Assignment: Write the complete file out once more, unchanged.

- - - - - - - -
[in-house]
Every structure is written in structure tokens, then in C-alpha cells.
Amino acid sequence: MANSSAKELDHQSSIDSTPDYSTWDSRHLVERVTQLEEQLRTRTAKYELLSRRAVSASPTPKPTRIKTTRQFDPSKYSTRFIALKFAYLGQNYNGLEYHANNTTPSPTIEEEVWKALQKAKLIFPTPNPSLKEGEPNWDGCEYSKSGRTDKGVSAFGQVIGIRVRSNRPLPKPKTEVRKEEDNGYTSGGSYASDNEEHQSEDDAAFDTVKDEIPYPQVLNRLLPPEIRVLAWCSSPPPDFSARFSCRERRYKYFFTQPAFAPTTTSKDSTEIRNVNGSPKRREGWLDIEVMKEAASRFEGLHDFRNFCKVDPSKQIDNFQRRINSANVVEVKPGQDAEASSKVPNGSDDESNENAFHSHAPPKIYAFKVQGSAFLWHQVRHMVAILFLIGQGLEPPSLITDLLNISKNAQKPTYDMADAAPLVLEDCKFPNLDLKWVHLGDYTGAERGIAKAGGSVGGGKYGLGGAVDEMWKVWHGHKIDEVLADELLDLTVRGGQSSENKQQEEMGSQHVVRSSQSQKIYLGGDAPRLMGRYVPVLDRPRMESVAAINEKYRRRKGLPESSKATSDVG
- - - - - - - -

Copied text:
[in-house]
Every structure is written in structure tokens, then in C-alpha cells.
Amino acid sequence: MANSSAKELDHQSSIDSTPDYSTWDSRHLVERVTQLEEQLRTRTAKYELLSRRAVSASPTPKPTRIKTTRQFDPSKYSTRFIALKFAYLGQNYNGLEYHANNTTPSPTIEEEVWKALQKAKLIFPTPNPSLKEGEPNWDGCEYSKSGRTDKGVSAFGQVIGIRVRSNRPLPKPKTEVRKEEDNGYTSGGSYASDNEEHQSEDDAAFDTVKDEIPYPQVLNRLLPPEIRVLAWCSSPPPDFSARFSCRERRYKYFFTQPAFAPTTTSKDSTEIRNVNGSPKRREGWLDIEVMKEAASRFEGLHDFRNFCKVDPSKQIDNFQRRINSANVVEVKPGQDAEASSKVPNGSDDESNENAFHSHAPPKIYAFKVQGSAFLWHQVRHMVAILFLIGQGLEPPSLITDLLNISKNAQKPTYDMADAAPLVLEDCKFPNLDLKWVHLGDYTGAERGIAKAGGSVGGGKYGLGGAVDEMWKVWHGHKIDEVLADELLDLTVRGGQSSENKQQEEMGSQHVVRSSQSQKIYLGGDAPRLMGRYVPVLDRPRMESVAAINEKYRRRKGLPESSKATSDVG